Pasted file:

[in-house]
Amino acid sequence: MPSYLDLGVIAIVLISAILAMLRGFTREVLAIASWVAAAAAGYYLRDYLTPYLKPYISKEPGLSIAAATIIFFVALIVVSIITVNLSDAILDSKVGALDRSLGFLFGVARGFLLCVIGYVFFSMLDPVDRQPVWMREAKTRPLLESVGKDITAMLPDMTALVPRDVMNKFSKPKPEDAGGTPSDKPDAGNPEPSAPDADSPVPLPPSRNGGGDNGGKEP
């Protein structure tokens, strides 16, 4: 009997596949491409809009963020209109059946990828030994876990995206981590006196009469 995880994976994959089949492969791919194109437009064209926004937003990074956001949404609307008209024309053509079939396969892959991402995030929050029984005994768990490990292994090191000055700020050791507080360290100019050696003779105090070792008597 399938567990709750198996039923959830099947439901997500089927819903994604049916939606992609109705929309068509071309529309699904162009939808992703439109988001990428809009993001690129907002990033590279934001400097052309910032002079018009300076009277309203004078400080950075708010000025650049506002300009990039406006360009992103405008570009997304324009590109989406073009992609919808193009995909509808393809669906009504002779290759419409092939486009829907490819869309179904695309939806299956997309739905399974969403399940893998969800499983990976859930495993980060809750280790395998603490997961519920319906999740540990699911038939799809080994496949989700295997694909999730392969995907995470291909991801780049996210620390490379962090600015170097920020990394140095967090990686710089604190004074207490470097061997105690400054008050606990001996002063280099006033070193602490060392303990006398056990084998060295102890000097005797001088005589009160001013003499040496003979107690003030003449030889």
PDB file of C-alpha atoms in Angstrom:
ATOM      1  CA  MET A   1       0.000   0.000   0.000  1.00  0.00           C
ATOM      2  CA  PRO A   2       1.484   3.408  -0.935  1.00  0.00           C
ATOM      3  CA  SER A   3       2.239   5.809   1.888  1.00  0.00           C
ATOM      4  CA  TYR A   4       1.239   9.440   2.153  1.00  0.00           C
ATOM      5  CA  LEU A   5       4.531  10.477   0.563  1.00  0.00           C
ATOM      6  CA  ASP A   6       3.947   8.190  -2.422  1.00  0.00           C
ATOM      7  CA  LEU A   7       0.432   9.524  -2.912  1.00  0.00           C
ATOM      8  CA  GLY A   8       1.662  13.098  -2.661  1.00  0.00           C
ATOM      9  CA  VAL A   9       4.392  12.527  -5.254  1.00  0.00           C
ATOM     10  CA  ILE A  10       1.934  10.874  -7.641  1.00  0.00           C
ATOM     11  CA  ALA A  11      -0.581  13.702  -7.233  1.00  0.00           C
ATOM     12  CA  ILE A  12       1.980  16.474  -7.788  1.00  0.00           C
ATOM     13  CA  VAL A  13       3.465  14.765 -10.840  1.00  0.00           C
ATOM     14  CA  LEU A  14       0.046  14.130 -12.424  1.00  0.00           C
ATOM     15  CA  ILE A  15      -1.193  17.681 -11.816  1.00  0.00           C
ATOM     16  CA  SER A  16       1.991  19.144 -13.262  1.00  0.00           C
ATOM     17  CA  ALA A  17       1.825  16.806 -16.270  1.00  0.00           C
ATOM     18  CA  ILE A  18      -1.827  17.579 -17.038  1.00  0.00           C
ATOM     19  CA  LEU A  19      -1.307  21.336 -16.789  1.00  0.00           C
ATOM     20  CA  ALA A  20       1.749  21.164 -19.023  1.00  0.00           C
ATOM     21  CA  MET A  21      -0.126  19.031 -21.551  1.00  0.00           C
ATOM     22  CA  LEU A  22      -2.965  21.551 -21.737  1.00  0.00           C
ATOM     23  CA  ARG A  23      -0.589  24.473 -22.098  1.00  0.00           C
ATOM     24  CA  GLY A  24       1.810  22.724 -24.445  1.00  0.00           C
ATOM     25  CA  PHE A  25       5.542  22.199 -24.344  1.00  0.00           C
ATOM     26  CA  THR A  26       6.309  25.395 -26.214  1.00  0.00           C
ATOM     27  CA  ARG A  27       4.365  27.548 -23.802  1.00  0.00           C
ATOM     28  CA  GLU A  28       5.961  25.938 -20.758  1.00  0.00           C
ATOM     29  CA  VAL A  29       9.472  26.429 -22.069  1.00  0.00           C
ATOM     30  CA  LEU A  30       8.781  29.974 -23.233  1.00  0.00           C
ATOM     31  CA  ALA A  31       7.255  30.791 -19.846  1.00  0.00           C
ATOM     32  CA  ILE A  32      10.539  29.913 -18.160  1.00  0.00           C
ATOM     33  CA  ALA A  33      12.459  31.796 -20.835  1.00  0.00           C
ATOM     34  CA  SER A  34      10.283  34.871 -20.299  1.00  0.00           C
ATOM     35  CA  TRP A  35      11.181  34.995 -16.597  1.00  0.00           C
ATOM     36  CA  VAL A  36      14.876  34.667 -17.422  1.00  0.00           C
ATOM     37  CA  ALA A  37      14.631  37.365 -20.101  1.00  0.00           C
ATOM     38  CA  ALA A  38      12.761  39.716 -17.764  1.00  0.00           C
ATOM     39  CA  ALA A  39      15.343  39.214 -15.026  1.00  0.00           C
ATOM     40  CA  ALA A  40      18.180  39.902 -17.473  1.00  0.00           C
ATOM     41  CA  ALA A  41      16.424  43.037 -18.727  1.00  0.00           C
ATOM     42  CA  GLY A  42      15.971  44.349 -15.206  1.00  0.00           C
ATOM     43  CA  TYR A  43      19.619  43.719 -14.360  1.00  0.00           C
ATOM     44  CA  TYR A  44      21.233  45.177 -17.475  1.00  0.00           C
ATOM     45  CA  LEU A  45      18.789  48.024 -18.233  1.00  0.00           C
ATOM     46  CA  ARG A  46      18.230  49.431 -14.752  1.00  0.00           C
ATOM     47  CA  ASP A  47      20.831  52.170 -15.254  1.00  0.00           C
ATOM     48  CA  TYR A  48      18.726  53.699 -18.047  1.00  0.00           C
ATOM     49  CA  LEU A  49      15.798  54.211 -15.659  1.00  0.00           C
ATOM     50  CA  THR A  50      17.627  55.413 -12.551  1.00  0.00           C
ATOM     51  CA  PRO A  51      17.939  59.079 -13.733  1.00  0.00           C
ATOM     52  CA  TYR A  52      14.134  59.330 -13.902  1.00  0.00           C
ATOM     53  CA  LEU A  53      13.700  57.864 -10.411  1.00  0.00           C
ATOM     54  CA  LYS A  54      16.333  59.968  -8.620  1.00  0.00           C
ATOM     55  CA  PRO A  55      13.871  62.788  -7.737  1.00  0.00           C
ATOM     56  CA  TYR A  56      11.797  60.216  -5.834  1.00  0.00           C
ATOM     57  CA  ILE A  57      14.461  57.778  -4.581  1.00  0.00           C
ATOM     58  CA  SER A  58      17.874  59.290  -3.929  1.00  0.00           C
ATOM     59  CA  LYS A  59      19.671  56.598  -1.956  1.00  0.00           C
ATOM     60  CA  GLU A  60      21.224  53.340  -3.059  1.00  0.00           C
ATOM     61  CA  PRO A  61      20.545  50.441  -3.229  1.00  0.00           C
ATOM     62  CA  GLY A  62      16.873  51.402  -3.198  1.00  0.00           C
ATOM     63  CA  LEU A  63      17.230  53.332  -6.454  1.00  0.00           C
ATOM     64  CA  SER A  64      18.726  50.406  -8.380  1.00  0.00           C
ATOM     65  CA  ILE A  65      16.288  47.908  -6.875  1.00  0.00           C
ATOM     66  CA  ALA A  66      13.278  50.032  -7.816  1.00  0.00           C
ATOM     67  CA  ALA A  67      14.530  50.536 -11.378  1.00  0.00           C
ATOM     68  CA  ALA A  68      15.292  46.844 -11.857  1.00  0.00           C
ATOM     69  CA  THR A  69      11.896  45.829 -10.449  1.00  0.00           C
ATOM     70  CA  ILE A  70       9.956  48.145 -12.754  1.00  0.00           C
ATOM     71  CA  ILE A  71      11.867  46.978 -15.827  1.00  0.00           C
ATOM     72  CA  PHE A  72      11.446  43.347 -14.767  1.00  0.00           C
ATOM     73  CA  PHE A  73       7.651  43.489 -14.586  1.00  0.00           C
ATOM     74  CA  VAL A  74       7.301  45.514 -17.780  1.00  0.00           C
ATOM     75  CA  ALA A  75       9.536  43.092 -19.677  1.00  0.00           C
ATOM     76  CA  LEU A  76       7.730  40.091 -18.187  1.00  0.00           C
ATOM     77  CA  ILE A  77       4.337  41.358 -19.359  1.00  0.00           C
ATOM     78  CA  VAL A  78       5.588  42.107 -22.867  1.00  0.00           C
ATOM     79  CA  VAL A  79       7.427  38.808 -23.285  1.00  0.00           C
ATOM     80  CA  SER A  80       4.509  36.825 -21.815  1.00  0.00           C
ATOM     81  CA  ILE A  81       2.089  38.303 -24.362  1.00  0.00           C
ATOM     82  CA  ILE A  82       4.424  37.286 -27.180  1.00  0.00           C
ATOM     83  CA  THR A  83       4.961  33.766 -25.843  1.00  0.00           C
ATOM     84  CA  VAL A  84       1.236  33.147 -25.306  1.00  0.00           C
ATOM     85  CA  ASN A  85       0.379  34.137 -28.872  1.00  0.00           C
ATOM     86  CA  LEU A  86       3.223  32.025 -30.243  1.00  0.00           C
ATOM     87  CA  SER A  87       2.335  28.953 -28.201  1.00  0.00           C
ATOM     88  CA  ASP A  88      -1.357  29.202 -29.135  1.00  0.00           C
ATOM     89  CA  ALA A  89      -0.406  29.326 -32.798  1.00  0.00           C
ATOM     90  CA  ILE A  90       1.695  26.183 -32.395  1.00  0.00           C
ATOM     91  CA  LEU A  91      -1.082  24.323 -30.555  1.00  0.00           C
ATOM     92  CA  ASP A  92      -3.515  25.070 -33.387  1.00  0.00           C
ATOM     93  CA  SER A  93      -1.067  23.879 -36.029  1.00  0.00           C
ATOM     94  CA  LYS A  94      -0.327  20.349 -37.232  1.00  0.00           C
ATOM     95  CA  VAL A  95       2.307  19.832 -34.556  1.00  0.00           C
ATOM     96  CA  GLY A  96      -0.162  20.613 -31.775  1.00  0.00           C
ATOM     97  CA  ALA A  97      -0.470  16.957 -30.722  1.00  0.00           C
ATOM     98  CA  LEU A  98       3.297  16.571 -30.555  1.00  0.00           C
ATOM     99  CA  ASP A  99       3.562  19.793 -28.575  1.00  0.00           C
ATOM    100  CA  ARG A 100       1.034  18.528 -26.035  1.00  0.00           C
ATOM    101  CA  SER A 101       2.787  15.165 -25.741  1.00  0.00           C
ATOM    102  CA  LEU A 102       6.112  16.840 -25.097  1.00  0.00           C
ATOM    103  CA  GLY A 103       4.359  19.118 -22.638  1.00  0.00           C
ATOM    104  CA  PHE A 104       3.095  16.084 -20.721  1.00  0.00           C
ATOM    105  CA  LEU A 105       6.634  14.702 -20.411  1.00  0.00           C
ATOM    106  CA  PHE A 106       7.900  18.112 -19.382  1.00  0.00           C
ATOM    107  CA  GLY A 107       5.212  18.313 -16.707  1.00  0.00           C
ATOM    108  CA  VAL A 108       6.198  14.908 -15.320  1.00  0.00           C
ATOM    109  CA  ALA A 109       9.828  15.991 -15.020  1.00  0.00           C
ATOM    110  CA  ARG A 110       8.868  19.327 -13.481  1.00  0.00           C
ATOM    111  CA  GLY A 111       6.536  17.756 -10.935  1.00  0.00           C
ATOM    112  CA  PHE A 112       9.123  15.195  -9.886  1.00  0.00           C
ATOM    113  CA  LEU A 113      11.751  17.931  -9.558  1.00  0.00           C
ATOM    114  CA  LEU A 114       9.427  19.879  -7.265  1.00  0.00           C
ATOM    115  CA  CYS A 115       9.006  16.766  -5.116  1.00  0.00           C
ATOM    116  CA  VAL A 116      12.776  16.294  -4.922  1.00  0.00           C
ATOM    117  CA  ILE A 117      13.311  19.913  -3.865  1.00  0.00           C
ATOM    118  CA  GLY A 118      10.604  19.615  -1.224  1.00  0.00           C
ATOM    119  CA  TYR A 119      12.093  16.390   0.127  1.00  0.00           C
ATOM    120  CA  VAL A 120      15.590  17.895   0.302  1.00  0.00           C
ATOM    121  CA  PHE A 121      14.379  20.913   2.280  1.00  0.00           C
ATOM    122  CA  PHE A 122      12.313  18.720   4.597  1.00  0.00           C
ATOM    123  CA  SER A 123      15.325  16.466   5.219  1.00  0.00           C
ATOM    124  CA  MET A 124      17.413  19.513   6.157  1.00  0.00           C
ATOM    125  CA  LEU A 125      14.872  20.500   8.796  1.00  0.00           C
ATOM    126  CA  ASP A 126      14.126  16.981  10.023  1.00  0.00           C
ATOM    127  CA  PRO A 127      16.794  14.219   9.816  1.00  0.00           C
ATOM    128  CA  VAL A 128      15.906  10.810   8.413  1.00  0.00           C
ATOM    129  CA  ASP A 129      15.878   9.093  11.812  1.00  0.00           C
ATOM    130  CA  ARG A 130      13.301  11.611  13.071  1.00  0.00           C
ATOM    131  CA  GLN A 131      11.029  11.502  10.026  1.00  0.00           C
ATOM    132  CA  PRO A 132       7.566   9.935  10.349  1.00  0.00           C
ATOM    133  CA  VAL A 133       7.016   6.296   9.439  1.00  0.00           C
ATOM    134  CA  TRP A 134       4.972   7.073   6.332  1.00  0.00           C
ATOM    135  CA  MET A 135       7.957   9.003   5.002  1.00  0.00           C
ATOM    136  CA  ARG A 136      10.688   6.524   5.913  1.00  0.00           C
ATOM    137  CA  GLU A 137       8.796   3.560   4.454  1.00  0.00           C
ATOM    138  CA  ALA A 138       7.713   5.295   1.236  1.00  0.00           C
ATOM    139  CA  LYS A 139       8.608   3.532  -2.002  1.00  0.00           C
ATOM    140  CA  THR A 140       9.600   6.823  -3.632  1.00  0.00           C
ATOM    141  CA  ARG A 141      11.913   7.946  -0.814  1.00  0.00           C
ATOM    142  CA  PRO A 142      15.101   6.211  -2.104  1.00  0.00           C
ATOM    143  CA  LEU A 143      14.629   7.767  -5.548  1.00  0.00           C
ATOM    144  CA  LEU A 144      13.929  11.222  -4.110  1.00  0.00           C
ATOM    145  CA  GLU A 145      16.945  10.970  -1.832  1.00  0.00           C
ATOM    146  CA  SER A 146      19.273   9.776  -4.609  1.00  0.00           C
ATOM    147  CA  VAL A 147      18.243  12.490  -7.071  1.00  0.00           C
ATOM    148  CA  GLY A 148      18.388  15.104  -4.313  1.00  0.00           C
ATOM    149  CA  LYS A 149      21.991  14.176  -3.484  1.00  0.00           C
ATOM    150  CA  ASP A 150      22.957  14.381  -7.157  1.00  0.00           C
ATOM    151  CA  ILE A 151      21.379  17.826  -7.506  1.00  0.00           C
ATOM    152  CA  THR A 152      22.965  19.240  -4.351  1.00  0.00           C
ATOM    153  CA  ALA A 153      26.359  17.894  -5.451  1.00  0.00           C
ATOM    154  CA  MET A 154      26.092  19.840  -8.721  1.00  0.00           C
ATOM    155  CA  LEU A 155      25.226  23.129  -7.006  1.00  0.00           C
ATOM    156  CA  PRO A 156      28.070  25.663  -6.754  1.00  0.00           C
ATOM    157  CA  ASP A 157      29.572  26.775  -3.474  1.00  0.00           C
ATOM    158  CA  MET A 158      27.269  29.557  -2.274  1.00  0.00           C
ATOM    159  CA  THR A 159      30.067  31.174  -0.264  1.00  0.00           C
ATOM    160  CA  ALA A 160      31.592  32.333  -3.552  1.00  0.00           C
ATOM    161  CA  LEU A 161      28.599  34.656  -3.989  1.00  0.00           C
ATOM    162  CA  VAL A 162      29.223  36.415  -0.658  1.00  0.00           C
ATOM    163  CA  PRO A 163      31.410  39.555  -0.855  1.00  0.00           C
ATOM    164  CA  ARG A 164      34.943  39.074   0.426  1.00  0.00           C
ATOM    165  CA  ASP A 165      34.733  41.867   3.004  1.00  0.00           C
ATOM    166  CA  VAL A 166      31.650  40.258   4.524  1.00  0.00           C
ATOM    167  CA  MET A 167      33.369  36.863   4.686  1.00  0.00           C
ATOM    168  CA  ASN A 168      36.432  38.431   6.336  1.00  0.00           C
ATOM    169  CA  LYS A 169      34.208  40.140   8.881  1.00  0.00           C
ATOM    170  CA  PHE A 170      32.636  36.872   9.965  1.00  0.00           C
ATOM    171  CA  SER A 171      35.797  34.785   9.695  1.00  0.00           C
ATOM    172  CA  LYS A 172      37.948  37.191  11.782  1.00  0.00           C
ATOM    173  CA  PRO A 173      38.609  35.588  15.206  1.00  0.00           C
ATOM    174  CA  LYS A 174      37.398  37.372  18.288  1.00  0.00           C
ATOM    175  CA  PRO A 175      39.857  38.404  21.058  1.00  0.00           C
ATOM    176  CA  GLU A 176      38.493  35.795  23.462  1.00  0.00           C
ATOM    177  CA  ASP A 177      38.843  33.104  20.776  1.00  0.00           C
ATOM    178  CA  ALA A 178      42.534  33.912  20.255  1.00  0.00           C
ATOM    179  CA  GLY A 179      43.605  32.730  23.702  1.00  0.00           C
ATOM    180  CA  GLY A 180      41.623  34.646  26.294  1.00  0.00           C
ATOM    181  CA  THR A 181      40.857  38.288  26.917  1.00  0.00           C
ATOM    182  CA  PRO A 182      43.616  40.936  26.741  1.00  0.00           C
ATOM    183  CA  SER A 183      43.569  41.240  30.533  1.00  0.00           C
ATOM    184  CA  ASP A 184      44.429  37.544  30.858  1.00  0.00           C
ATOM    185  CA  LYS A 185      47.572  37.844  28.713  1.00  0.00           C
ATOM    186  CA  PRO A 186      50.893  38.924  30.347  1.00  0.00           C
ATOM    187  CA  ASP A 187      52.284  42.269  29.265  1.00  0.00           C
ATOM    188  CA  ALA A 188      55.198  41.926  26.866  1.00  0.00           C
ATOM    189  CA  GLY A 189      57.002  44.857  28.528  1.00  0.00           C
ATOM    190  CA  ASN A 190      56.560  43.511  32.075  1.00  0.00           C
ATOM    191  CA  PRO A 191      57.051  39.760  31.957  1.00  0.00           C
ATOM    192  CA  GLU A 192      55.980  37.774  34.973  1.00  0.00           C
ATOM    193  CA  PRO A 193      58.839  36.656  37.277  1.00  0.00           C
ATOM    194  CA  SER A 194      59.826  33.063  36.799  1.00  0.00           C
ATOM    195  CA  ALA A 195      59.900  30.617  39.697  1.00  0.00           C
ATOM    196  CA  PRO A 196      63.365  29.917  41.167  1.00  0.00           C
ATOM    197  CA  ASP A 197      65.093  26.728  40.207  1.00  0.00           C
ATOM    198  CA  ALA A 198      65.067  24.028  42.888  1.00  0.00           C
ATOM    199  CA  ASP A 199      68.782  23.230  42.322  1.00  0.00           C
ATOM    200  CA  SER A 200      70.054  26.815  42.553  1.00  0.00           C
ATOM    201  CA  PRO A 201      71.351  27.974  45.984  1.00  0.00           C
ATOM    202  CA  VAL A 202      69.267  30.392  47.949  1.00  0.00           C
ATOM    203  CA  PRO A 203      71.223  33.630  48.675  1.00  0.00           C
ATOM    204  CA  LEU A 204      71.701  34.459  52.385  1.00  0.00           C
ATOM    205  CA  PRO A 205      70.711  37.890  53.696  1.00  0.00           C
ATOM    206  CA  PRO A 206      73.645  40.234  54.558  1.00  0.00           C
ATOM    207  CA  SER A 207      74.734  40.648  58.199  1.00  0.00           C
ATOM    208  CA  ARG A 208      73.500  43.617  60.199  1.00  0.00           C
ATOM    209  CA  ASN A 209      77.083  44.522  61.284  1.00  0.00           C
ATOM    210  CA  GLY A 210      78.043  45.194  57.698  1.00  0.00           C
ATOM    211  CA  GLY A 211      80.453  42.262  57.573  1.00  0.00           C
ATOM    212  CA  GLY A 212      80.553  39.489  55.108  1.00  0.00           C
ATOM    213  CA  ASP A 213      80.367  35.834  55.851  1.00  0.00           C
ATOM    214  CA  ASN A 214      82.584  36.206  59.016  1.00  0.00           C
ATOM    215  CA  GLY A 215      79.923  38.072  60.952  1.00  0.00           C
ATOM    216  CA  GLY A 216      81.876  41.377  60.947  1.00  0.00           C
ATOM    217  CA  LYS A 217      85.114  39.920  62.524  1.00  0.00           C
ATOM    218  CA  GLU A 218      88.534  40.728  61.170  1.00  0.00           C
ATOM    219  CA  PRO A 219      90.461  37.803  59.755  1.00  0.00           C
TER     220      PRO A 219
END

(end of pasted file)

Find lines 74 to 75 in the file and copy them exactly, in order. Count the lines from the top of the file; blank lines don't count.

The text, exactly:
ATOM     70  CA  ILE A  70       9.956  48.145 -12.754  1.00  0.00           C
ATOM     71  CA  ILE A  71      11.867  46.978 -15.827  1.00  0.00           C